Friday, July 2, 2010

Orwell on Koestler

I recently finished Arthur Koestler's Darkness at Noon.  It was a striking book, and as many have pointed out it is an excellent insight into the twisted mind of the communist.  What struck me most was a product of my ignorance; I believed when I read the book that it had been written at approximately the same time as Nineteen Eighty-Four, and that Koestler and Orwell were merely "on the same wavelength", due probably to similar experiences in the Spanish Civil War.

Not so.  The influences of Koestler upon Orwell are obvious if you keep the relative publication dates in mind - 1940 for Darkness at Noon (with author's notes dating to 1938); 1949 for Nineteen Eighty-Four.  In his essay, Orwell makes them more plain.  Orwell's book reviewing style proves more than anything else that he is a man born to write.  He gracefully reveals his own philosophy in every paragraph in a manner which never detracts from the topic at hand.  And of course he is the master of the British-style understatement:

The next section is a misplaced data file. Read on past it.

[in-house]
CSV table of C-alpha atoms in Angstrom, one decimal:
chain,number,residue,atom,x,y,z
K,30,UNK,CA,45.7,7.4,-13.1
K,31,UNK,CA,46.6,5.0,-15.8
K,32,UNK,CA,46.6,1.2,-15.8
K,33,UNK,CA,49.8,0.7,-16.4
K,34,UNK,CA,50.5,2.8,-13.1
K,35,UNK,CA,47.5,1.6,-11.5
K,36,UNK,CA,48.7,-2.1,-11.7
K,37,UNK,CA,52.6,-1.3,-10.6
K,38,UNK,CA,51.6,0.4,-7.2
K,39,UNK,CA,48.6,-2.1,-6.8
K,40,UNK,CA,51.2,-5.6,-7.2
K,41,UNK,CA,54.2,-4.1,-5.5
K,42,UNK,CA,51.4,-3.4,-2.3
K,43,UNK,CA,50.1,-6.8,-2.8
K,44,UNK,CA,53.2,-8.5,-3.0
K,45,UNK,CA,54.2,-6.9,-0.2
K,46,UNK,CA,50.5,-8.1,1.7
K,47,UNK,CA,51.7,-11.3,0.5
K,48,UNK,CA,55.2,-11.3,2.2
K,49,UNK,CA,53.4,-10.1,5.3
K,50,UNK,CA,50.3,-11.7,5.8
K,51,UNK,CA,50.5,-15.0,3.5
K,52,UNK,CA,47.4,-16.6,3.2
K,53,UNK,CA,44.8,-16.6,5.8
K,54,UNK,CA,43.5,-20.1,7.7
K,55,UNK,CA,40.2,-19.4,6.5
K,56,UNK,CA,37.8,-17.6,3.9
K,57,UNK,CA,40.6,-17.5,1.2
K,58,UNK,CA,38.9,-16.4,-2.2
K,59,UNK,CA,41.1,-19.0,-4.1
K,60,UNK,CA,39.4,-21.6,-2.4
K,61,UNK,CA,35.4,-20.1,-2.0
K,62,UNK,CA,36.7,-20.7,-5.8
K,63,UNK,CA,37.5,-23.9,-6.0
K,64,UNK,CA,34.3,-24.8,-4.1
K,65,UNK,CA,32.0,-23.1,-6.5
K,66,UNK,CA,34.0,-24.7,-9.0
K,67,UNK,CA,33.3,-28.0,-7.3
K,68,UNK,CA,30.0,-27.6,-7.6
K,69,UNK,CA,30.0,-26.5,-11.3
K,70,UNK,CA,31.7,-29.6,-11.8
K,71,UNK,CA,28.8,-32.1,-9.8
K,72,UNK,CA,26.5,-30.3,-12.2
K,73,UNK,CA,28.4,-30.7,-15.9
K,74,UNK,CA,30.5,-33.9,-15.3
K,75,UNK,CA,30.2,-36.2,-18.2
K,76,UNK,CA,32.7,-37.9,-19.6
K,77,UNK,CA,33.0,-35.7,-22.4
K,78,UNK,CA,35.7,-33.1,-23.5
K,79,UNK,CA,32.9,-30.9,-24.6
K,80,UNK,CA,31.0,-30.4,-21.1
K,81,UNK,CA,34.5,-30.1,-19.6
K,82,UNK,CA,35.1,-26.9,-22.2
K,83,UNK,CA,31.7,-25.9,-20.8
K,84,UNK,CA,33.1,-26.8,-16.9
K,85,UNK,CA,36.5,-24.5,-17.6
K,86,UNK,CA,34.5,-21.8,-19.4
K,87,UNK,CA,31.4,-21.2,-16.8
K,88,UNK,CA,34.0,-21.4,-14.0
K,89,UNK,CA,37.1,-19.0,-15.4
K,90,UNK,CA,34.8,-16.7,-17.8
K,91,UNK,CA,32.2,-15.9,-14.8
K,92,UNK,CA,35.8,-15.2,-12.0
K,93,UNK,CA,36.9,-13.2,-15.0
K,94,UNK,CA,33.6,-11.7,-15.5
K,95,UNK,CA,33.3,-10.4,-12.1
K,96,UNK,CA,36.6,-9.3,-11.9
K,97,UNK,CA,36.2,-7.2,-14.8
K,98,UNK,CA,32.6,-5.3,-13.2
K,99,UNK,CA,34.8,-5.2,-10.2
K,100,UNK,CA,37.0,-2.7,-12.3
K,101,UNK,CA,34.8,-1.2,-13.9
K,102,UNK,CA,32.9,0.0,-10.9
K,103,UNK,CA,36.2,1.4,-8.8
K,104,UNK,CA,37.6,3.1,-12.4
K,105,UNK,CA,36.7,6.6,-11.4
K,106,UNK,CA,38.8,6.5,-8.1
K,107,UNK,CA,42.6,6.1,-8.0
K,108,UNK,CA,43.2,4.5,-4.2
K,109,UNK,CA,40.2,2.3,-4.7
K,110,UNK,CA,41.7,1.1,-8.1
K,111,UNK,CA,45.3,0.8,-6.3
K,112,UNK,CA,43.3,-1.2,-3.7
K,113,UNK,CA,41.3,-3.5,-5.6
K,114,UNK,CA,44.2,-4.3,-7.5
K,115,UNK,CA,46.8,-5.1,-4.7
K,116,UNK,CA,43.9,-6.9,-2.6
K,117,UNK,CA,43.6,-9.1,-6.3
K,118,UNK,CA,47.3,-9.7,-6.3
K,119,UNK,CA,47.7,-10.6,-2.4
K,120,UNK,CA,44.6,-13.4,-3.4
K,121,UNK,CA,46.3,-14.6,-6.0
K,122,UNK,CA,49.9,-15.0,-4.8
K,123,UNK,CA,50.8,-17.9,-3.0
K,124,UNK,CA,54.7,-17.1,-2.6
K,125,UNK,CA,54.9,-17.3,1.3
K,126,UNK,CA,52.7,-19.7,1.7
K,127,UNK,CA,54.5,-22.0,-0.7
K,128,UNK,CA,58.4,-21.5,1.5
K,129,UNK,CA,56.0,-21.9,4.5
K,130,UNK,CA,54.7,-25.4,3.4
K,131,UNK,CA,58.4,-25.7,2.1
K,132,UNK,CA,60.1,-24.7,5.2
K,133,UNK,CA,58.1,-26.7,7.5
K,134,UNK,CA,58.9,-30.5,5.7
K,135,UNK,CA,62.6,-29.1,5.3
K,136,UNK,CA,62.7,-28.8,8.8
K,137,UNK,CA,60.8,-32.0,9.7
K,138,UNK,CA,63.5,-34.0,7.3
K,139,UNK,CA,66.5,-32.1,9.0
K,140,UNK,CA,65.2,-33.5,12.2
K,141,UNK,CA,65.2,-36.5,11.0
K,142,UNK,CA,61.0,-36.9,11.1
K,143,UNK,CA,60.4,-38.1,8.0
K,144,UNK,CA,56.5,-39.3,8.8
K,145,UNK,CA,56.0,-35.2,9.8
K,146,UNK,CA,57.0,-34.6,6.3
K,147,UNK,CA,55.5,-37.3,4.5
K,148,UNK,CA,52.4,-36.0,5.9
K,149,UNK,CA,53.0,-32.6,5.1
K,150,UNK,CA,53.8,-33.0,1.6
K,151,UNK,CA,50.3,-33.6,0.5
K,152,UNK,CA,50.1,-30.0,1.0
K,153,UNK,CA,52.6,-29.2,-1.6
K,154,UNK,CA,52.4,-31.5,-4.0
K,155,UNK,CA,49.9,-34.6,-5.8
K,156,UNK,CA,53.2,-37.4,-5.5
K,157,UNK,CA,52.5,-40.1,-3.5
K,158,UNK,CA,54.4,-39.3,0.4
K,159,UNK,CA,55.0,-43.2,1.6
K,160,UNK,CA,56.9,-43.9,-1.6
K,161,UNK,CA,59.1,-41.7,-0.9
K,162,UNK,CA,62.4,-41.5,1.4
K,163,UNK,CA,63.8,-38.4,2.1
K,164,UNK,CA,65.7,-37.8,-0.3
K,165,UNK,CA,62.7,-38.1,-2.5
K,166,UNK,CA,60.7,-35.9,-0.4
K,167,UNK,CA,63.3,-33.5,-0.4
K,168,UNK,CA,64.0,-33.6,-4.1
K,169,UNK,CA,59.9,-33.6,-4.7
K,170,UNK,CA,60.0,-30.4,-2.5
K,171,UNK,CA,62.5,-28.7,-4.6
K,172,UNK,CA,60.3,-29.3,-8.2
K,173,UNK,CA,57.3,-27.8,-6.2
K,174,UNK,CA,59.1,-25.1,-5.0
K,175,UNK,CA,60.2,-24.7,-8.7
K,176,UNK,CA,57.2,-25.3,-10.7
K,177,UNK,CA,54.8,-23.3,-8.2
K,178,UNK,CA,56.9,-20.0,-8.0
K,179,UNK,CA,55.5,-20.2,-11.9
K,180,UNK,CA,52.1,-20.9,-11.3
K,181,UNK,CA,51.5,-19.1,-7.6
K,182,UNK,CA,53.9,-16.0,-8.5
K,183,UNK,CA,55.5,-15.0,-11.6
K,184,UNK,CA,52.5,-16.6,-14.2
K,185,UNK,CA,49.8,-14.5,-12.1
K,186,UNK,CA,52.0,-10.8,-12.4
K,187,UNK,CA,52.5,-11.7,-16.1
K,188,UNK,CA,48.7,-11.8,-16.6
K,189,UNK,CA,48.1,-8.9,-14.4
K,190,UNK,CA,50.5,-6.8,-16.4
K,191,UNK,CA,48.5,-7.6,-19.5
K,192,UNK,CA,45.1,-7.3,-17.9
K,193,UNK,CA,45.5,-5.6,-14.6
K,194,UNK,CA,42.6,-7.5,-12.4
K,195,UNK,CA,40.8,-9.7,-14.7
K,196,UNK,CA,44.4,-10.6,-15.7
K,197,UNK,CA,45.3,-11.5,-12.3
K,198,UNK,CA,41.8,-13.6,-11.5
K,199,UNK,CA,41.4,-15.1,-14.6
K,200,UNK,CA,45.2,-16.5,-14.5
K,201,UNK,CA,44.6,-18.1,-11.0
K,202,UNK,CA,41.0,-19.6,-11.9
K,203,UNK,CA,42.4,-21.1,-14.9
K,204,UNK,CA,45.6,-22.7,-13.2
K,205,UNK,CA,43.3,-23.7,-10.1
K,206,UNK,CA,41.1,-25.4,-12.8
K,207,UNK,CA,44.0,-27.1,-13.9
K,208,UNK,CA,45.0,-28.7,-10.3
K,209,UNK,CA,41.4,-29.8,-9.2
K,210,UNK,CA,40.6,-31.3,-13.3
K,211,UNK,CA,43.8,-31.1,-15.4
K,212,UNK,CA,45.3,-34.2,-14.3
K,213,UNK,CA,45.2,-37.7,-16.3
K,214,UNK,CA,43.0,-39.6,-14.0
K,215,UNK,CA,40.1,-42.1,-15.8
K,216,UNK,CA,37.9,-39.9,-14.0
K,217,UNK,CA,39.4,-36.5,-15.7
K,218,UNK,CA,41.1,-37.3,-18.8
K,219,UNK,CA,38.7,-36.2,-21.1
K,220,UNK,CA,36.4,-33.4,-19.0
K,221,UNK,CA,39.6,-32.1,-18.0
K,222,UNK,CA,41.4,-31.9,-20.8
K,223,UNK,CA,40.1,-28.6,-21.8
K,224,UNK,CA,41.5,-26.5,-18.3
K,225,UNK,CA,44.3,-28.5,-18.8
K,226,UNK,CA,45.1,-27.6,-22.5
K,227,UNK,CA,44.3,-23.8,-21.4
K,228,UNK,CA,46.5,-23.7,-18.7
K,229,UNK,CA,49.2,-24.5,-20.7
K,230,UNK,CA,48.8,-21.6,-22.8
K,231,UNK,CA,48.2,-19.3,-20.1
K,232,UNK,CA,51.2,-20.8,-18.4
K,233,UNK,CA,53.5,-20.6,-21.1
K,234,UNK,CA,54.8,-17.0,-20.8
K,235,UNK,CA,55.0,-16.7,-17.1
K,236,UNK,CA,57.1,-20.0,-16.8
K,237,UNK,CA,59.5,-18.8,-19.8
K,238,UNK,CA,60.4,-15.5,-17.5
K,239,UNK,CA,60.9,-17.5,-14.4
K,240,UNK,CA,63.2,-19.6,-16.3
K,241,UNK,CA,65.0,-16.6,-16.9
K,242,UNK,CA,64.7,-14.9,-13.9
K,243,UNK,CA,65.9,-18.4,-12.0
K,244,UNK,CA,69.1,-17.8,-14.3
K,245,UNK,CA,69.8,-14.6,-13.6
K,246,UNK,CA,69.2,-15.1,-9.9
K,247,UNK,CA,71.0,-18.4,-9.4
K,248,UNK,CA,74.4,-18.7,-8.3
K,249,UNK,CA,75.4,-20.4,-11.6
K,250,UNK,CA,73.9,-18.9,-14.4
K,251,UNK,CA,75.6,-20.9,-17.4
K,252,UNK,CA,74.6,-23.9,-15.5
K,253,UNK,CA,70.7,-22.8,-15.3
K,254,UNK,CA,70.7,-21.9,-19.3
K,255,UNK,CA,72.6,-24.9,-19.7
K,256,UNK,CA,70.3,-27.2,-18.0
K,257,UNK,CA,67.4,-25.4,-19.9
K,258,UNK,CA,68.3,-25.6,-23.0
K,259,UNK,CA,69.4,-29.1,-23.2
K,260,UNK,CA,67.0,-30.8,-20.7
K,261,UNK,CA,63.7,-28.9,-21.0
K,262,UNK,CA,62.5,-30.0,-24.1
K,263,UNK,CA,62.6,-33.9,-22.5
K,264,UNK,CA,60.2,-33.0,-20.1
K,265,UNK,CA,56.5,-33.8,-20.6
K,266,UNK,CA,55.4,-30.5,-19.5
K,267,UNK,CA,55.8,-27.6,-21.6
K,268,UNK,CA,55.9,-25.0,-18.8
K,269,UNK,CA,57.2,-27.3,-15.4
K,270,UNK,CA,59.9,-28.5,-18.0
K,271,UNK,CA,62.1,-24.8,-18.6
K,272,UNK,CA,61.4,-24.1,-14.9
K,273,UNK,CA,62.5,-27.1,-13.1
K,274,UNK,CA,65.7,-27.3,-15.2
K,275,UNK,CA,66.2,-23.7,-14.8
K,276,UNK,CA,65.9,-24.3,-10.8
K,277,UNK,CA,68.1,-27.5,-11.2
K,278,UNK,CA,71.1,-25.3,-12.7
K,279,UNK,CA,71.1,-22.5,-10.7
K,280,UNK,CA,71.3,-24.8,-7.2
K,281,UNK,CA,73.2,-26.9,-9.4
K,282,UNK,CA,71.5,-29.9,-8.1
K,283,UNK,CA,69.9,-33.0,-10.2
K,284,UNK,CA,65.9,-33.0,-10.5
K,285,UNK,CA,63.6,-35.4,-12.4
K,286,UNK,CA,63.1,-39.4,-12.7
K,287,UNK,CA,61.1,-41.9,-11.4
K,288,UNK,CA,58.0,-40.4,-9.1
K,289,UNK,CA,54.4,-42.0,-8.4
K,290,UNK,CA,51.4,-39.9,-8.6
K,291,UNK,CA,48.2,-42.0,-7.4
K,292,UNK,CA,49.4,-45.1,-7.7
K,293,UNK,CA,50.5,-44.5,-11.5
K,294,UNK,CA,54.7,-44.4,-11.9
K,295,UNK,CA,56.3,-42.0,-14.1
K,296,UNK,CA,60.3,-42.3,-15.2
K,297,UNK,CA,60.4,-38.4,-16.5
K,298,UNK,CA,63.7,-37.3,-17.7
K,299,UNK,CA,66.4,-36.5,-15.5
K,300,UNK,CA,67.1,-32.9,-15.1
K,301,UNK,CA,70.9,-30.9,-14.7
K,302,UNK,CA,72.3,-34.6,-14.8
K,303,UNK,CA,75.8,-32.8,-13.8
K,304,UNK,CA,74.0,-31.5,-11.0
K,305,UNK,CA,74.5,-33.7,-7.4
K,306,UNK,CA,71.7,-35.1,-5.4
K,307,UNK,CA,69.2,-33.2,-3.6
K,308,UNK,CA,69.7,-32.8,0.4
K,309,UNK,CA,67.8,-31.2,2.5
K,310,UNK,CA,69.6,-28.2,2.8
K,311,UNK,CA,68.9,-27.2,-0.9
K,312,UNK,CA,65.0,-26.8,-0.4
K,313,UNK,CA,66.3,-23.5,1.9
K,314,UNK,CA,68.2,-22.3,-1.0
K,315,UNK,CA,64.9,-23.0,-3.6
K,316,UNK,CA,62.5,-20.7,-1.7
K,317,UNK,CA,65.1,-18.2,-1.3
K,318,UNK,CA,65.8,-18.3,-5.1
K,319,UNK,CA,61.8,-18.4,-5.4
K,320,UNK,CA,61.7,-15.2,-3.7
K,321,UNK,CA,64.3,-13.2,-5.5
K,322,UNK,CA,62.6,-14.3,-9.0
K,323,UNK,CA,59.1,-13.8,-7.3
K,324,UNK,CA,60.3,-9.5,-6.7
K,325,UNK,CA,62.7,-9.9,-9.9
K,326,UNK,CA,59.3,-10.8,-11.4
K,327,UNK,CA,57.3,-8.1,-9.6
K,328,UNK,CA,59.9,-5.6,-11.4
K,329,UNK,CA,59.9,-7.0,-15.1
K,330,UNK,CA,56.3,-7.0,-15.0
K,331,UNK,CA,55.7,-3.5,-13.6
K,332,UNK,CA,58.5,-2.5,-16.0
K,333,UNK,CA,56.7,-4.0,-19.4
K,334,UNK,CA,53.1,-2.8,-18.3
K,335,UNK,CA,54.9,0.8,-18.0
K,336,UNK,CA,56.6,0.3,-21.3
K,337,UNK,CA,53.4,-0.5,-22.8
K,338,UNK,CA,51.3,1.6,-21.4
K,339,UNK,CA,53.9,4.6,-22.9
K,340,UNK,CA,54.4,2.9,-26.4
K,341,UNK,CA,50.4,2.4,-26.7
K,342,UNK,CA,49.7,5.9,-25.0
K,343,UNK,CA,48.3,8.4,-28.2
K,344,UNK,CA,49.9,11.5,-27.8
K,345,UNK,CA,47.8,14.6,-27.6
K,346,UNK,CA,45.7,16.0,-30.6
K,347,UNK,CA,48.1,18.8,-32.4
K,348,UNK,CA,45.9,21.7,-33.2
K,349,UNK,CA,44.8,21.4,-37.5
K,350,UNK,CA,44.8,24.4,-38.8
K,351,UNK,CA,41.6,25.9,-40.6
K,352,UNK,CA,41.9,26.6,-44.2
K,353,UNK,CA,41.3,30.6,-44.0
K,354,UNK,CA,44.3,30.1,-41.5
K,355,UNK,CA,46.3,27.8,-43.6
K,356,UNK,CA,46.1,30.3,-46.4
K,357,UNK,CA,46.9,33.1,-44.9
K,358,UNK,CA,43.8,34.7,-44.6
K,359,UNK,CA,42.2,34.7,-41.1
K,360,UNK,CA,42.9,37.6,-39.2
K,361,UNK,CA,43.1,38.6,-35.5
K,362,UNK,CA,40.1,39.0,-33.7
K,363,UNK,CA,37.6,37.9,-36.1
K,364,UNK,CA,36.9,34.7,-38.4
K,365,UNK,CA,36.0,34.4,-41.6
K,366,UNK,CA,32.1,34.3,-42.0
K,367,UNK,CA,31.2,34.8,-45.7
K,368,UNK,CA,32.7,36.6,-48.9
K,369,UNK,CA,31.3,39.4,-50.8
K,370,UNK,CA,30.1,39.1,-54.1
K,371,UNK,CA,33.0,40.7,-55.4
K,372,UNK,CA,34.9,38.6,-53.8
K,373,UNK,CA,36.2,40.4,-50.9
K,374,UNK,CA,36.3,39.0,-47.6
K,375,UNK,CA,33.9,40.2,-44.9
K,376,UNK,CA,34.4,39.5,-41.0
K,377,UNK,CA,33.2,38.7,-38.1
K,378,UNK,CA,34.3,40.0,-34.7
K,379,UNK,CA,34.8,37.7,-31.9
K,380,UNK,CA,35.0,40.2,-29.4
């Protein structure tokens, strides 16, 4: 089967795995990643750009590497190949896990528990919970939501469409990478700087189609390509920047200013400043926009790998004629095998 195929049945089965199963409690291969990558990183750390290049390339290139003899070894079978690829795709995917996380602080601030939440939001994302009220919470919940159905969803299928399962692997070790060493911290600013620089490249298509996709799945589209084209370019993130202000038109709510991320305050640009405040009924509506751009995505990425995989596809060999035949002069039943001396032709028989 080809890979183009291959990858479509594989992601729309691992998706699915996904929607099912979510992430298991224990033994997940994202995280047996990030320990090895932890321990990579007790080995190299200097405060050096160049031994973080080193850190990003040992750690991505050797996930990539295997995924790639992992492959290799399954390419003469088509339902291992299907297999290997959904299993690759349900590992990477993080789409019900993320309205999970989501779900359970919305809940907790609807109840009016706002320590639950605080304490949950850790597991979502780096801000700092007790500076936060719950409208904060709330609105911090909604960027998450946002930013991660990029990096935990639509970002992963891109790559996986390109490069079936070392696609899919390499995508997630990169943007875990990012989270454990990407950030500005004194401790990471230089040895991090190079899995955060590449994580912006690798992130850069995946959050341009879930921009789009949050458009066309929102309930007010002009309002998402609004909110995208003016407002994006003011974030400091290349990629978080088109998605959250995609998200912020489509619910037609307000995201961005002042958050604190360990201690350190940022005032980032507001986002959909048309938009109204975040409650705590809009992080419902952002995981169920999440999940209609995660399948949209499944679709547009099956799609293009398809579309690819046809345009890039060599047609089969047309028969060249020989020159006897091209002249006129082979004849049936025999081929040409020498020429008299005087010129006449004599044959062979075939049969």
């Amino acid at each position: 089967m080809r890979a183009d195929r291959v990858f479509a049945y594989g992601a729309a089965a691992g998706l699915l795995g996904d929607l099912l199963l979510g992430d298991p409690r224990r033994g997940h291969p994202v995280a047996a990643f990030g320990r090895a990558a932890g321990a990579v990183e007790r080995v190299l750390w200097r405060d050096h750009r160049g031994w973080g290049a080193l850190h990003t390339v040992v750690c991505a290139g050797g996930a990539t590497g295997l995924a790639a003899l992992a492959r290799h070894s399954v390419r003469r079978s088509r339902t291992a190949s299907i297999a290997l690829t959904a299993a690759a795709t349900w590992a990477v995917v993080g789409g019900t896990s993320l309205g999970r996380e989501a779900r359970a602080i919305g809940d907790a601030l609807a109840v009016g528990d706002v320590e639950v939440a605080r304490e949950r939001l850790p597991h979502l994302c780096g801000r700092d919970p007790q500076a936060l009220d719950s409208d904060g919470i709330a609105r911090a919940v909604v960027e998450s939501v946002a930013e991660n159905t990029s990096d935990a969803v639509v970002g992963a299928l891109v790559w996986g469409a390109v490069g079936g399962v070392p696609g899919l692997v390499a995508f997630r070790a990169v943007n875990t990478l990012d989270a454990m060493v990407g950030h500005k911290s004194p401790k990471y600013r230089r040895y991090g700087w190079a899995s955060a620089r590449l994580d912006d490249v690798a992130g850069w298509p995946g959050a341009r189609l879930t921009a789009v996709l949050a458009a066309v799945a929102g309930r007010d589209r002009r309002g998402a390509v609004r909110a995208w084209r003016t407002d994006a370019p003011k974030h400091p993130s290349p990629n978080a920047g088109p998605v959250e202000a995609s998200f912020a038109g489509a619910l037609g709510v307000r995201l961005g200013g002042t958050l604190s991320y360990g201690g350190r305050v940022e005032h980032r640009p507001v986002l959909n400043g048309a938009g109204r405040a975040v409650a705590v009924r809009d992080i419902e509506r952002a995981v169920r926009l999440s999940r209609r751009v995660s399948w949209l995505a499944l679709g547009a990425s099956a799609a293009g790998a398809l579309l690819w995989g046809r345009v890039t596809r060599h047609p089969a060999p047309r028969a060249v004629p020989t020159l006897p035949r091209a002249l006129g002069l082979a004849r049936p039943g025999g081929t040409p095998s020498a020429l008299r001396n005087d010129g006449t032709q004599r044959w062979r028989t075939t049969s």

We forget these things now, but a quarter of a century ago it was confidently expected that the Russian Revolution would lead to Utopia. Obviously this has not happened.


The most important part of the essay is the passage near the end starting with "To take a rational political decision one must have a picture of the future...."  These three paragraphs lay bare the central problem of 20th Century politics.  It is breathtaking that so much could be said in so few words.

I recommend the essay to everyone interested in either writer (and I recommend that everyone become interested in both writers).

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